Imaging of the cerebrovascular system is being utilized to assess candidacy for acute stroke intervention. CTA provides a quick noninvasive assessment of the intracranial and extracranial circulation [11]. Examining the intracranial vasculature of acute stroke symptoms may assist in the treatment decision [12]. Proximal occlusion shown on CTA has been correlated with poor response to systemic IV-tPA and poor outcome after ischemic stroke [13]. Prior studies have investigated a combination of NIHSS and CTA findings to predict poor outcomes [14,15]. NIHSS is associated with excellent interrater reliability (Kappa=0.95) [16] whereas CTA is associated with a moderately good inter-rater reliability (Kappa=0.63) [17]. The purpose of this study was to evaluate the ability of CTA with and without NIHSS to independently predict TIA, and to evaluate whether CTA and NIHSS correlate with good discharge outcomes.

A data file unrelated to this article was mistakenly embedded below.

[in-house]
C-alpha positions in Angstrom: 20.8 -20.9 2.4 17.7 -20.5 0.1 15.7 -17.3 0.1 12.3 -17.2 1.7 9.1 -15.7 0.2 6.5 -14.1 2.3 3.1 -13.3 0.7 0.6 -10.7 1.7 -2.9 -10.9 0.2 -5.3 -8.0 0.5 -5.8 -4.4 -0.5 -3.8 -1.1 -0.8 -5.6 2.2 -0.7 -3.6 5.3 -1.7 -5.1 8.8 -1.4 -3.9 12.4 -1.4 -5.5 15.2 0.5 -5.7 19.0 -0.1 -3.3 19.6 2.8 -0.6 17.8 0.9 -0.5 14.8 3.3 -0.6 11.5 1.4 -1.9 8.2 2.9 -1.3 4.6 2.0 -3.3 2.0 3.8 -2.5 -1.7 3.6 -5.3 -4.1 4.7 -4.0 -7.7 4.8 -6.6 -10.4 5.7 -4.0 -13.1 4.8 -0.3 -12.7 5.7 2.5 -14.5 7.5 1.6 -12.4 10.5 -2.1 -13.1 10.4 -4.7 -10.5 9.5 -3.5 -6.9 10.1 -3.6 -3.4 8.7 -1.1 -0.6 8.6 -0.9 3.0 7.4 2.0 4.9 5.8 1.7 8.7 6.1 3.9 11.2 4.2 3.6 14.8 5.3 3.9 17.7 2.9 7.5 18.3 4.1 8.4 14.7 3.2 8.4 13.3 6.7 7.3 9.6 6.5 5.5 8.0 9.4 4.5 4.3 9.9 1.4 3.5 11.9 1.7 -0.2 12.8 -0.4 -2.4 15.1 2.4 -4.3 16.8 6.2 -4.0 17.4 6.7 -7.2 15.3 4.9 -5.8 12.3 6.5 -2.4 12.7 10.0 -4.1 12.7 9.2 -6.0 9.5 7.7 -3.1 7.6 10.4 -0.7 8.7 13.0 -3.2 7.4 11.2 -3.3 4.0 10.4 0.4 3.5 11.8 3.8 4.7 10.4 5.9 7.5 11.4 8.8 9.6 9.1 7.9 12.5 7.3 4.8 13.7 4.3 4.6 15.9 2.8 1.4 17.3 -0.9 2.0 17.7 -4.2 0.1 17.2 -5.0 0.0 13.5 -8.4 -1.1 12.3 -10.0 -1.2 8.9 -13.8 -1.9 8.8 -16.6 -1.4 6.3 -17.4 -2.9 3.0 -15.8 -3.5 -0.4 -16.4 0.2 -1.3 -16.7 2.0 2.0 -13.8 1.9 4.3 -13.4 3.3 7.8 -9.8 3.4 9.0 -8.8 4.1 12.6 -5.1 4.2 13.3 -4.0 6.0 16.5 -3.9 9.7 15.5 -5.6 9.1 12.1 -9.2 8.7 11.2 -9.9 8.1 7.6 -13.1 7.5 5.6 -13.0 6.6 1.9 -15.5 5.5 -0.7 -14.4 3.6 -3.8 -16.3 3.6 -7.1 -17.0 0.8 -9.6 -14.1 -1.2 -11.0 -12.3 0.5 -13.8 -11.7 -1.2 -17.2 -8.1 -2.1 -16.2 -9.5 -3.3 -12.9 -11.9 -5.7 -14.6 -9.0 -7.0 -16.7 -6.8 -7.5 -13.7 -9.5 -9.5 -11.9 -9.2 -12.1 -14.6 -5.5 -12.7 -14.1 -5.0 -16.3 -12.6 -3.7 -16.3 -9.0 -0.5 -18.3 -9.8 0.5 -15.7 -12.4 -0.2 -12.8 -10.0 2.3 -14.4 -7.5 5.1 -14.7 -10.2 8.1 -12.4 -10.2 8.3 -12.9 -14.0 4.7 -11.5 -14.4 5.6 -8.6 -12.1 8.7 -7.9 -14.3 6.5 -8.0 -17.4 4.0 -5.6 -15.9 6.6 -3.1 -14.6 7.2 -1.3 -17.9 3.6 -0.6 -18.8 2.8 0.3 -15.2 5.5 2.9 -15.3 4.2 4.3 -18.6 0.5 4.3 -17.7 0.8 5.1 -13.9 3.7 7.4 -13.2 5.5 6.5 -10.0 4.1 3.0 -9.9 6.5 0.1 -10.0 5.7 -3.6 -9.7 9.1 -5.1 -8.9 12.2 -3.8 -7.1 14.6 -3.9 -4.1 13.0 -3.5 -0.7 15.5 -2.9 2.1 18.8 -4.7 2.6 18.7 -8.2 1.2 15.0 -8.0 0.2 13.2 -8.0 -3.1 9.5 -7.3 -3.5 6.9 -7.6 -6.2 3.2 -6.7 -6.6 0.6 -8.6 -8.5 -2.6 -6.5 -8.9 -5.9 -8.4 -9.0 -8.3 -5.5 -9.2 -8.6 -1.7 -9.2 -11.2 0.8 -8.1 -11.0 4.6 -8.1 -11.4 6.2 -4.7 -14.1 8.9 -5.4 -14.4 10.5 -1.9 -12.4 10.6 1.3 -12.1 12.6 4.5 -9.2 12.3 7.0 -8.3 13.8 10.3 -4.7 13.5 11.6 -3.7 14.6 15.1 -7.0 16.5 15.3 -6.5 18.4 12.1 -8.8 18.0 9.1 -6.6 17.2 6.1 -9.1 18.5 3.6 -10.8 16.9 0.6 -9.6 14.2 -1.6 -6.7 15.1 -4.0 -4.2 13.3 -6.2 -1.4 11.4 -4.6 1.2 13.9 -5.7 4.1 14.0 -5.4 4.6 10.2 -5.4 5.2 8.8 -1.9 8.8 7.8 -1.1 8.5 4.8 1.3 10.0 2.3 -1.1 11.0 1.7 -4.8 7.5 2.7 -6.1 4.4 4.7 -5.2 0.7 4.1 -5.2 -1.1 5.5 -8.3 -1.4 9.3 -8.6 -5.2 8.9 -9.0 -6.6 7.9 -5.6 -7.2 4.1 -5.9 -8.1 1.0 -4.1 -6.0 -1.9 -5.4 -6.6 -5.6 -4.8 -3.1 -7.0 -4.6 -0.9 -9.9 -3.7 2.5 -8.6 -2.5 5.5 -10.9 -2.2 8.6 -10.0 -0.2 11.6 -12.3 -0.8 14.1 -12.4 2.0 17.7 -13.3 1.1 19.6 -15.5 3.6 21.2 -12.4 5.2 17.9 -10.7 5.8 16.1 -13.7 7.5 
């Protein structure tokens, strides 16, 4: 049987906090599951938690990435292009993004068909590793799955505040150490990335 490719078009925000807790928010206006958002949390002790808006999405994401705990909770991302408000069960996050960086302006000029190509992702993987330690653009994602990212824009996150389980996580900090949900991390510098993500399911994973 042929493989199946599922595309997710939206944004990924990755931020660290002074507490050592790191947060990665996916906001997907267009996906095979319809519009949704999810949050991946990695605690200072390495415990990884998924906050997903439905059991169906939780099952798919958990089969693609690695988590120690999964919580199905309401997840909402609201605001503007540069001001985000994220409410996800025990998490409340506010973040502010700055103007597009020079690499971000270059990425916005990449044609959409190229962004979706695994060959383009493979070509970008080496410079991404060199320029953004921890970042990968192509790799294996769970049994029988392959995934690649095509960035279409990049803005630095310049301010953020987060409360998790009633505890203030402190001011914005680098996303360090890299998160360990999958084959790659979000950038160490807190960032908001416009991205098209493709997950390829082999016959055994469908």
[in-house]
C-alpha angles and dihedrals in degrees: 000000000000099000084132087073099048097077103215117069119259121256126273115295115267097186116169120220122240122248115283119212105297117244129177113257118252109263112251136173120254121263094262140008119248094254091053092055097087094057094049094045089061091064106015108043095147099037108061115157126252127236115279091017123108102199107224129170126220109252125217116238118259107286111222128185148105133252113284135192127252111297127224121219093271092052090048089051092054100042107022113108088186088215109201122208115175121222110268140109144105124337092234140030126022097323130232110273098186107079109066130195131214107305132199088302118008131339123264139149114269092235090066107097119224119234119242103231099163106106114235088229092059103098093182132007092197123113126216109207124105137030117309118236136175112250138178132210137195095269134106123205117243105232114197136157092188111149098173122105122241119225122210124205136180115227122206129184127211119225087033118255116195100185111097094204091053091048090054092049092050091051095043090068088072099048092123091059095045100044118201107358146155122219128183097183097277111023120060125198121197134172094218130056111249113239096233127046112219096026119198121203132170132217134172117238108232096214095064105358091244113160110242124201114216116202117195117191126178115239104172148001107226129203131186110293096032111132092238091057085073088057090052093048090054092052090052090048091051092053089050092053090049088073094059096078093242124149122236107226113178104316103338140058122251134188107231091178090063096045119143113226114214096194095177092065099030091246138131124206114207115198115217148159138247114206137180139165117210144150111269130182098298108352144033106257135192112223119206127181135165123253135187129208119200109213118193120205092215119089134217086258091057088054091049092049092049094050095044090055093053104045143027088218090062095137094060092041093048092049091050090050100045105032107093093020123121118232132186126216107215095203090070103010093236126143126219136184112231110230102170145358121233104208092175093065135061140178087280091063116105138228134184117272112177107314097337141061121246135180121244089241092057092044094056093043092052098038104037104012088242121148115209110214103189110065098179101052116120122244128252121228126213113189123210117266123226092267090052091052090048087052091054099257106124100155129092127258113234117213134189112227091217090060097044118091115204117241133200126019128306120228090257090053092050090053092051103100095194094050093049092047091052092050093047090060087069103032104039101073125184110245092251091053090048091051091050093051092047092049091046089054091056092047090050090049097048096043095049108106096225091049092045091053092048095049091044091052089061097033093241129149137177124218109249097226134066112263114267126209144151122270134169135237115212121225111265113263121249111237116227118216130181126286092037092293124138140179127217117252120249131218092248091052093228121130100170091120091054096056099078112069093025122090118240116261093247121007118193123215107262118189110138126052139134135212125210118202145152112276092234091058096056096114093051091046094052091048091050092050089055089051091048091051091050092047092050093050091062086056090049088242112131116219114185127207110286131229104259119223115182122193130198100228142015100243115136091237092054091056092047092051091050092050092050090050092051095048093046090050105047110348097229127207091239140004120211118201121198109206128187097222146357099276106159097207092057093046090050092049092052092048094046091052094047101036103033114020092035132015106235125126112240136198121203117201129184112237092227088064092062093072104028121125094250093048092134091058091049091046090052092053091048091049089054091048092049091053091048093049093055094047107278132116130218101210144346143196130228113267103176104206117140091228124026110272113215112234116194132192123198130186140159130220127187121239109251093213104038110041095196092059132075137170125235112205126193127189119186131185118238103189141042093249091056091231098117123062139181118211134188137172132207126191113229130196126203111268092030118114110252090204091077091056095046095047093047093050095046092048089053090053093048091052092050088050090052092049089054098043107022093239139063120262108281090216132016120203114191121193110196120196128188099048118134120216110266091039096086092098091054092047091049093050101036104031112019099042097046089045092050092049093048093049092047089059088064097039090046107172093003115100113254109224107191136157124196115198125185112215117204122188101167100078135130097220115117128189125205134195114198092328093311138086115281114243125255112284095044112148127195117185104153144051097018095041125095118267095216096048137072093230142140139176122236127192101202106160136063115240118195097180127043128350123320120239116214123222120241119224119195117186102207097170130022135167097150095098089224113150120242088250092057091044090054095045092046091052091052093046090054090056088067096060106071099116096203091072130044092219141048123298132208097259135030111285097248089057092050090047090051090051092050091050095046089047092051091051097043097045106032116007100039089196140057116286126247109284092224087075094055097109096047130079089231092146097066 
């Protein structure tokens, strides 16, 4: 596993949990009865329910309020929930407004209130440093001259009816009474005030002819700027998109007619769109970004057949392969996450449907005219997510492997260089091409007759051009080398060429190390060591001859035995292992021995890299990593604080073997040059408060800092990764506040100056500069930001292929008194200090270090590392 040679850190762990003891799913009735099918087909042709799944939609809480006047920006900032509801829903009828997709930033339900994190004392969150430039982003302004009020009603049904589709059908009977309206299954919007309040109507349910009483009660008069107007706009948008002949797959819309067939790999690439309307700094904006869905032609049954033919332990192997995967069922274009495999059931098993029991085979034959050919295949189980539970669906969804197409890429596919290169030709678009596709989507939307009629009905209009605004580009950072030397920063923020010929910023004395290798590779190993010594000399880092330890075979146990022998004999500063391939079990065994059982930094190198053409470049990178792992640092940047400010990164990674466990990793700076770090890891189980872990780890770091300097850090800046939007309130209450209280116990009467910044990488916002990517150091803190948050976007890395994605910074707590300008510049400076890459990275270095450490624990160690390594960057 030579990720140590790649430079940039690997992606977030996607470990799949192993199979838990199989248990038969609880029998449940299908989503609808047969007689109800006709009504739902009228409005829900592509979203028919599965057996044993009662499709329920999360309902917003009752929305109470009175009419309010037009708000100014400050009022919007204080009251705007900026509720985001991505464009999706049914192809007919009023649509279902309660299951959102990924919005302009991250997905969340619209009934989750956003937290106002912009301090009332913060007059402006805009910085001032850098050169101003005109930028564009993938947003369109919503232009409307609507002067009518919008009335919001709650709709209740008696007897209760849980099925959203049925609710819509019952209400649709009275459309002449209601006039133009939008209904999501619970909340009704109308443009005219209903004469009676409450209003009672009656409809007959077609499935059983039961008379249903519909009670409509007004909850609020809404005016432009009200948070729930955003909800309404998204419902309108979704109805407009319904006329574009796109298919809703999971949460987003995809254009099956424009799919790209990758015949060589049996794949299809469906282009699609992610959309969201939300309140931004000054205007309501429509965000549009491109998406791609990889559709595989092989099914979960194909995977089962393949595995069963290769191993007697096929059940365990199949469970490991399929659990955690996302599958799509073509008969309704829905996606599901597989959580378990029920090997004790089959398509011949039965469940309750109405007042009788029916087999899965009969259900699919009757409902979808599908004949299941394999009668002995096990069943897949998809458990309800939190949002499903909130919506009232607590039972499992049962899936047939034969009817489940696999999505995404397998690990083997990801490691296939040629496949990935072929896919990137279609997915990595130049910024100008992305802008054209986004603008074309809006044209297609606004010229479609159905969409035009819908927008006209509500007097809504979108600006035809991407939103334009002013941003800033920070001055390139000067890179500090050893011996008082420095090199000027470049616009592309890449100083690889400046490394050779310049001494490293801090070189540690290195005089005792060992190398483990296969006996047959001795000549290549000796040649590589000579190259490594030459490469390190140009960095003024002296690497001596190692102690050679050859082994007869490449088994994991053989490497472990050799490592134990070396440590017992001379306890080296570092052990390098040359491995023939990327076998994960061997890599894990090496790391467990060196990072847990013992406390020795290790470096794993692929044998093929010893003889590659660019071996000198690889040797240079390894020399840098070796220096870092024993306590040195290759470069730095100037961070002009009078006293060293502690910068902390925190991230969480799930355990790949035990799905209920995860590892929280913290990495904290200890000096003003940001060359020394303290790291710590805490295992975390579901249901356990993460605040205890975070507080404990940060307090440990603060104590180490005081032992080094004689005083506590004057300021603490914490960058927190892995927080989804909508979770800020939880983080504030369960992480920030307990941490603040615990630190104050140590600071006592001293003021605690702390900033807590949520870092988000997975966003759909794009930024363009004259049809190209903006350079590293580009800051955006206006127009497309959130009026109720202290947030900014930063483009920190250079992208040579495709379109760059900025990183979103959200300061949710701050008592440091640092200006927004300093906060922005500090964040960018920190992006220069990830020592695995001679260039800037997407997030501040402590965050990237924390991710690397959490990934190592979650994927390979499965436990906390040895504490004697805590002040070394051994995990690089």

Methods
Approval for this research was first obtained from the local Institutional Review Board. A retrospective medical chart review was conducted for patients presenting at Palmetto Health Richland Hospital with acute ischemic stroke symptoms in a 24-month period (January 2010-December 2011). Included were patients with acute ischemic stroke/TIA with CTA performed within eight hours from symptom onset. The following items were collected on patients: known stroke prognostic factors, NIHSS on presentation, status of IV-tPA administration prior to obtaining CTA, CTA data performed as a standard of care, and discharge disposition.